Nintedanib Combination Delayed Progression in Malignant Mesothelioma

Adding nintedanib to pemetrexed/cisplatin improved the progression-free survival of patients with malignant pleural mesothelioma compared with placebo.

Adding nintedanib to pemetrexed/cisplatin improved the progression-free survival (PFS) of patients with malignant pleural mesothelioma compared with placebo, according to updated results (abstract 8506) presented at the 2017 American Society of Clinical Oncology (ASCO) Annual Meeting.

Nintedanib is an oral multikinase inhibitor that targets vascular endothelial growth factor receptors 1–3, platelet-derived growth factor receptors α/β, fibroblast growth factor receptors 1–3, and Src and Abl kinase signaling. Patients treated with nintedanib on this trial had a median PFS (the primary endpoint) gain of 3.7 months compared with placebo.

“This study met its primary endpoint and demonstrated clinical benefit in first-line treatment in patients with mesothelioma with the addition of nintedanib to pemetrexed and cisplatin,” said Anna K. Nowak, MD, of the University of Western Australia, who presented the results.

According to Nowak, mesothelioma is often diagnosed at an advanced stage. Pemetrexed/cisplatin is the only approved regimen for this disease, providing a median overall survival of about 1 year.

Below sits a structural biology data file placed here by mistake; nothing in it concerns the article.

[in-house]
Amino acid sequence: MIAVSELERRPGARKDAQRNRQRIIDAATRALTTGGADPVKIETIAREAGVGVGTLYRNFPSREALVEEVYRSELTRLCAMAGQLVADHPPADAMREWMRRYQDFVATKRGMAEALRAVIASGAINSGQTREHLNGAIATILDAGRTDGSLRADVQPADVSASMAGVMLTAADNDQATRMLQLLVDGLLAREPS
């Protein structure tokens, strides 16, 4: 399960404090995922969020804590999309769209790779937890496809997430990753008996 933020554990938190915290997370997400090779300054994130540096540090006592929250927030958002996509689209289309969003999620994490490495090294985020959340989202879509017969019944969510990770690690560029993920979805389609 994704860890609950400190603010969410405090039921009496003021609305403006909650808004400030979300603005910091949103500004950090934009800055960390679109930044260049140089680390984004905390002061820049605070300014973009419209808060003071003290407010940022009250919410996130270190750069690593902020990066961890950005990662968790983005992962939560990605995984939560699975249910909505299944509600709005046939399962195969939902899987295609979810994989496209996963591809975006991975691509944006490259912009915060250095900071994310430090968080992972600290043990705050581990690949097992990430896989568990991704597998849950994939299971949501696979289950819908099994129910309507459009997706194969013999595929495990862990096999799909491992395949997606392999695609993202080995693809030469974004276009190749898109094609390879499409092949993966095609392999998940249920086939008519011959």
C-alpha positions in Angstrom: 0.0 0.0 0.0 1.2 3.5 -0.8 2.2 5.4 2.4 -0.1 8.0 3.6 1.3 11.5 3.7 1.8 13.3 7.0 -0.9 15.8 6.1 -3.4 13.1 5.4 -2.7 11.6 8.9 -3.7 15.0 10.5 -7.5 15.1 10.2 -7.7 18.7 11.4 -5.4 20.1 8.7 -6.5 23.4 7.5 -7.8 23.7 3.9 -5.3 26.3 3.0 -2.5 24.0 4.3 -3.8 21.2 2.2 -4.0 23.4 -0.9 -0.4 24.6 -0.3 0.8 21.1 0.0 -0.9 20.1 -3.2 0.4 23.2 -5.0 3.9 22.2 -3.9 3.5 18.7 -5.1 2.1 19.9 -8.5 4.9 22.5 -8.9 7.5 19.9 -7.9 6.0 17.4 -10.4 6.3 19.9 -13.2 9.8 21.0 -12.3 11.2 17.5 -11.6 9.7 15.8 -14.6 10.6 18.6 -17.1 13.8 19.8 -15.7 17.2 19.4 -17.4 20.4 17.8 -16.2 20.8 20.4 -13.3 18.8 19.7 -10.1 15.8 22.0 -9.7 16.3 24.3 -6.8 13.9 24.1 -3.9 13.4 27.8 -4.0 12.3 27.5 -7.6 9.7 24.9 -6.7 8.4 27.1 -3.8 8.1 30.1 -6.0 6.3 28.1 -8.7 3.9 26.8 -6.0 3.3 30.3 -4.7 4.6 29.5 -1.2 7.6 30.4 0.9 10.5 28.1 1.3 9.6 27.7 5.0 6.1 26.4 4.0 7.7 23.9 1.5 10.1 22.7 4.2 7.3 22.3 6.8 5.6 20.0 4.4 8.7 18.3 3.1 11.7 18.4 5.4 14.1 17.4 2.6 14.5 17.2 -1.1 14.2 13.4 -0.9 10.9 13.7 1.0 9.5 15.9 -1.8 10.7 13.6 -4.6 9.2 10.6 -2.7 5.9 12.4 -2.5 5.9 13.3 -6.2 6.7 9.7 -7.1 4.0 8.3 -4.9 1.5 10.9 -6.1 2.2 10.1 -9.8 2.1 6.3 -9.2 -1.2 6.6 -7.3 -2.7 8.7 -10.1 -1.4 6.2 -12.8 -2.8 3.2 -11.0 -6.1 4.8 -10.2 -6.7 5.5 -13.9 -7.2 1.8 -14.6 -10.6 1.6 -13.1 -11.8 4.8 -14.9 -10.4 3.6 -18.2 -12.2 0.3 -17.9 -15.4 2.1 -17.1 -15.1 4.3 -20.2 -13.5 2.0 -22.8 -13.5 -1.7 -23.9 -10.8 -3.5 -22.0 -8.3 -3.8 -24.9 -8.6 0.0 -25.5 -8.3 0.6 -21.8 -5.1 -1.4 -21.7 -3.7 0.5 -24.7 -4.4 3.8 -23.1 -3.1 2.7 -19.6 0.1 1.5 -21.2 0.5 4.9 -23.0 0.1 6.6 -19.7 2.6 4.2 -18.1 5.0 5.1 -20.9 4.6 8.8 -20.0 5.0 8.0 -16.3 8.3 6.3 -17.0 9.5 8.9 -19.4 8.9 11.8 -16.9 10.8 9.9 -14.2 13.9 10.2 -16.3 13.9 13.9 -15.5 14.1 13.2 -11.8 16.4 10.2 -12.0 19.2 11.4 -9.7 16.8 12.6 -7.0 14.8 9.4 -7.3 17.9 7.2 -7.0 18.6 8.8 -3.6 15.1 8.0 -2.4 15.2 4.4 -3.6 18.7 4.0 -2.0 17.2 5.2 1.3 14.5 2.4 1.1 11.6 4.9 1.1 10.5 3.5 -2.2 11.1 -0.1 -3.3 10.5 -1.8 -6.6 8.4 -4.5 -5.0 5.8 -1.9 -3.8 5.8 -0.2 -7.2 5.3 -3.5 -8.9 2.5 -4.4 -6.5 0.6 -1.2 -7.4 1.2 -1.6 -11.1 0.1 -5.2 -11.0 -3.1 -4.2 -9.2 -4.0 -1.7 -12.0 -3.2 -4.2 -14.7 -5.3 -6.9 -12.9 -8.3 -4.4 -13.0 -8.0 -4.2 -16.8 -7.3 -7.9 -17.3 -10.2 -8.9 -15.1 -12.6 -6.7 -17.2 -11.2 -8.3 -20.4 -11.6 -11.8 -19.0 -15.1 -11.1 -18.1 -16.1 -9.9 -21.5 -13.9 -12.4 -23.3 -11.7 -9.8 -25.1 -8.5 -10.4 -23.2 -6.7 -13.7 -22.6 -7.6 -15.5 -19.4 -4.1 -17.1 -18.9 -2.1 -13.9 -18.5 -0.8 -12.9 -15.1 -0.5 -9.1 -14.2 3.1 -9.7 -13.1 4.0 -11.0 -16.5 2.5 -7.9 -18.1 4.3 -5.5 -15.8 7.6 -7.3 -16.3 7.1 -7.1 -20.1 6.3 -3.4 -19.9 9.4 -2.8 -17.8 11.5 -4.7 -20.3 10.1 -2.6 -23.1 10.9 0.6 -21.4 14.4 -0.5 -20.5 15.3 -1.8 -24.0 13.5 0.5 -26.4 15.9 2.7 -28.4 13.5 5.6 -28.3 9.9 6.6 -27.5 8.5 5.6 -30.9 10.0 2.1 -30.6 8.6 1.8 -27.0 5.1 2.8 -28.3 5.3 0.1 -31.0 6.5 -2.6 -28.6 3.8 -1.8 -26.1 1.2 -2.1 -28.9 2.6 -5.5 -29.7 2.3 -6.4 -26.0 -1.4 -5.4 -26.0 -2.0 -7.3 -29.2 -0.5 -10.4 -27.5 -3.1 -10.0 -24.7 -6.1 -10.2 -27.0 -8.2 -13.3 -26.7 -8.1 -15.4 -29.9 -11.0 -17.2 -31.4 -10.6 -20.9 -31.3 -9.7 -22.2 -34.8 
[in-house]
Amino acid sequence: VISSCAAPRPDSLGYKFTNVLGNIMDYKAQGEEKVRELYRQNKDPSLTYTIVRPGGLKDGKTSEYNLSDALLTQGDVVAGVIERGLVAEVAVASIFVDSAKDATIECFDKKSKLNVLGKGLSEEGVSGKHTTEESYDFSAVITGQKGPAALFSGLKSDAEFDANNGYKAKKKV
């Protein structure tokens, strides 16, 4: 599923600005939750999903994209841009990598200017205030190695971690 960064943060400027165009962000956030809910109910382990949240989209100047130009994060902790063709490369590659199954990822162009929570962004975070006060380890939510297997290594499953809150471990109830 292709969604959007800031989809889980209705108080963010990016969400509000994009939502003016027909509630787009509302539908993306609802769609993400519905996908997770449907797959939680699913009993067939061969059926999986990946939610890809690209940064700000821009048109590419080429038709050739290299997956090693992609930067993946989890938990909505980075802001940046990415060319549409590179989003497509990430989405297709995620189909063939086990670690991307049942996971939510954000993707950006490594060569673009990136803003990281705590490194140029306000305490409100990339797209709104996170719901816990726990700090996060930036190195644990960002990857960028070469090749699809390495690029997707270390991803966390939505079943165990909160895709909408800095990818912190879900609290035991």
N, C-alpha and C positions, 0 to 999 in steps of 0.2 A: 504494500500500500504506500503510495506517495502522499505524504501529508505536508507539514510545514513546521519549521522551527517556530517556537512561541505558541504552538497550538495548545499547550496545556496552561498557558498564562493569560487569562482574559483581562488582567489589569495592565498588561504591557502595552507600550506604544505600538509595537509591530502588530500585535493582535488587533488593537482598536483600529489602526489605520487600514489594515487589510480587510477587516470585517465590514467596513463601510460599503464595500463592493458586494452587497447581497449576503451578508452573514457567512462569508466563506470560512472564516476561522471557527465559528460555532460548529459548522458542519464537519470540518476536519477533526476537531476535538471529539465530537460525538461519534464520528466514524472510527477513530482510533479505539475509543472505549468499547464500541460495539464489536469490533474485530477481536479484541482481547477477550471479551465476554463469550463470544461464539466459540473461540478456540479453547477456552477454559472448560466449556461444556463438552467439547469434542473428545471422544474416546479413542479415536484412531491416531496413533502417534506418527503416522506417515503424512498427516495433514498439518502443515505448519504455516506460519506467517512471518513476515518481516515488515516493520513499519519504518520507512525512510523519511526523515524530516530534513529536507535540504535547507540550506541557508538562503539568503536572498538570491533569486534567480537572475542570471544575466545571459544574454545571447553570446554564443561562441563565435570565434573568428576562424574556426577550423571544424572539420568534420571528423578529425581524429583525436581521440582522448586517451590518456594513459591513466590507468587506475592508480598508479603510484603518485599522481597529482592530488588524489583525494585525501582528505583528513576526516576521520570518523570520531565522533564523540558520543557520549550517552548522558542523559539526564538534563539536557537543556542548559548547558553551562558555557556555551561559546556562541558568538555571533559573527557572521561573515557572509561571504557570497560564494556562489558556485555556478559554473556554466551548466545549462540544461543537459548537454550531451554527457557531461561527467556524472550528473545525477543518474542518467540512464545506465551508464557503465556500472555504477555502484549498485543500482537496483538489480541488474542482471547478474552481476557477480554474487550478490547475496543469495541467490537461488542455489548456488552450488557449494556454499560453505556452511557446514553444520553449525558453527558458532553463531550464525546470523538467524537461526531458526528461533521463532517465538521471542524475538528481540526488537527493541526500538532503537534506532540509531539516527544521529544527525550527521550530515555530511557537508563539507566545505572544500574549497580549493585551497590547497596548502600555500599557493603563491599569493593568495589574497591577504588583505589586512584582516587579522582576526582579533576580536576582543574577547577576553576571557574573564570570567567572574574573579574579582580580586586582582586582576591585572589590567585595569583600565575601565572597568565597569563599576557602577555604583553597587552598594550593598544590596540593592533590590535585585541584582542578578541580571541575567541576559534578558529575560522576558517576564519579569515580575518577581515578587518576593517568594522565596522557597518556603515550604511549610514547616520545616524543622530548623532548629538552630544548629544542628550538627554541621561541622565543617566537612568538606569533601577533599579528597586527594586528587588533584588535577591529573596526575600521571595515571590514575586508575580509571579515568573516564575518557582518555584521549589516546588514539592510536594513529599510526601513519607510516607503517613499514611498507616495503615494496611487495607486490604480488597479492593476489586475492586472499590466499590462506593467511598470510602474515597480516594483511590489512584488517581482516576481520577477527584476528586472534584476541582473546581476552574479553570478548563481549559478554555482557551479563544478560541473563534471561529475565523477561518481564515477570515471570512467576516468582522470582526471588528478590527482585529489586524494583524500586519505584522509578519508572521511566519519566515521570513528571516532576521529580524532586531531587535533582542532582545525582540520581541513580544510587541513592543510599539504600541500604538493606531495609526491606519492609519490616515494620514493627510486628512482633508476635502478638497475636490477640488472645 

Data from the primary analysis of this trial showed that nintedanib improved PFS (hazard ratio [HR], 0.56; 95% CI, 0.34–0.91) compared with placebo. At the meeting, Nowak presented updated PFS and mature overall survival results.

The trial included 87 patients with unresectable mesothelioma who were randomly assigned to 6 cycles or less of pemetrexed/cisplatin plus nintedanib or placebo followed by nintedanib or placebo monotherapy until progression.

Results from the updated analysis showed a median PFS of 5.7 months for placebo compared with 9.4 months for nintedanib (HR, 0.54; 95% CI, 0.33–0.87; P = .010). In a preplanned subgroup analysis of patients with epithelioid histology, the median PFS increased from 5.7 months with placebo to 9.7 months with nintedanib (HR, 0.49; 95% CI, 0.30–0.82; P = .006).

There was no significant difference in overall survival between the two treatment arms (HR, 0.77; 95% CI, 0.46–1.29; P = .319). The median overall survival increased from 14.2 months in the placebo arm to 18.3 months in the nintedanib arm, but the difference was not statistically significant. In patients with epithelioid histology, the median overall survival was 20.6 months for nintedanib compared with 15.2 months for placebo (HR, 0.70; 95% CI, 0.40–1.21; P = .197).

Finally, the objective response rate was 57% in the nintedanib arm compared with 44% in the placebo arm (odds ratio, 1.66; 95% CI, 0.72–3.92).

There was substantially more neutropenia and thrombocytopenia in the nintedanib arm. In addition, diarrhea and abnormalities in liver function were also more common in the nintedanib arm. However, Nowak noted that few of the diarrhea events were grade 3 or higher. Four fatal serious adverse events occurred on the study-one in the nintedanib arm and three in the placebo arm-but all were related to disease progression.

A phase III study of this regimen is ongoing.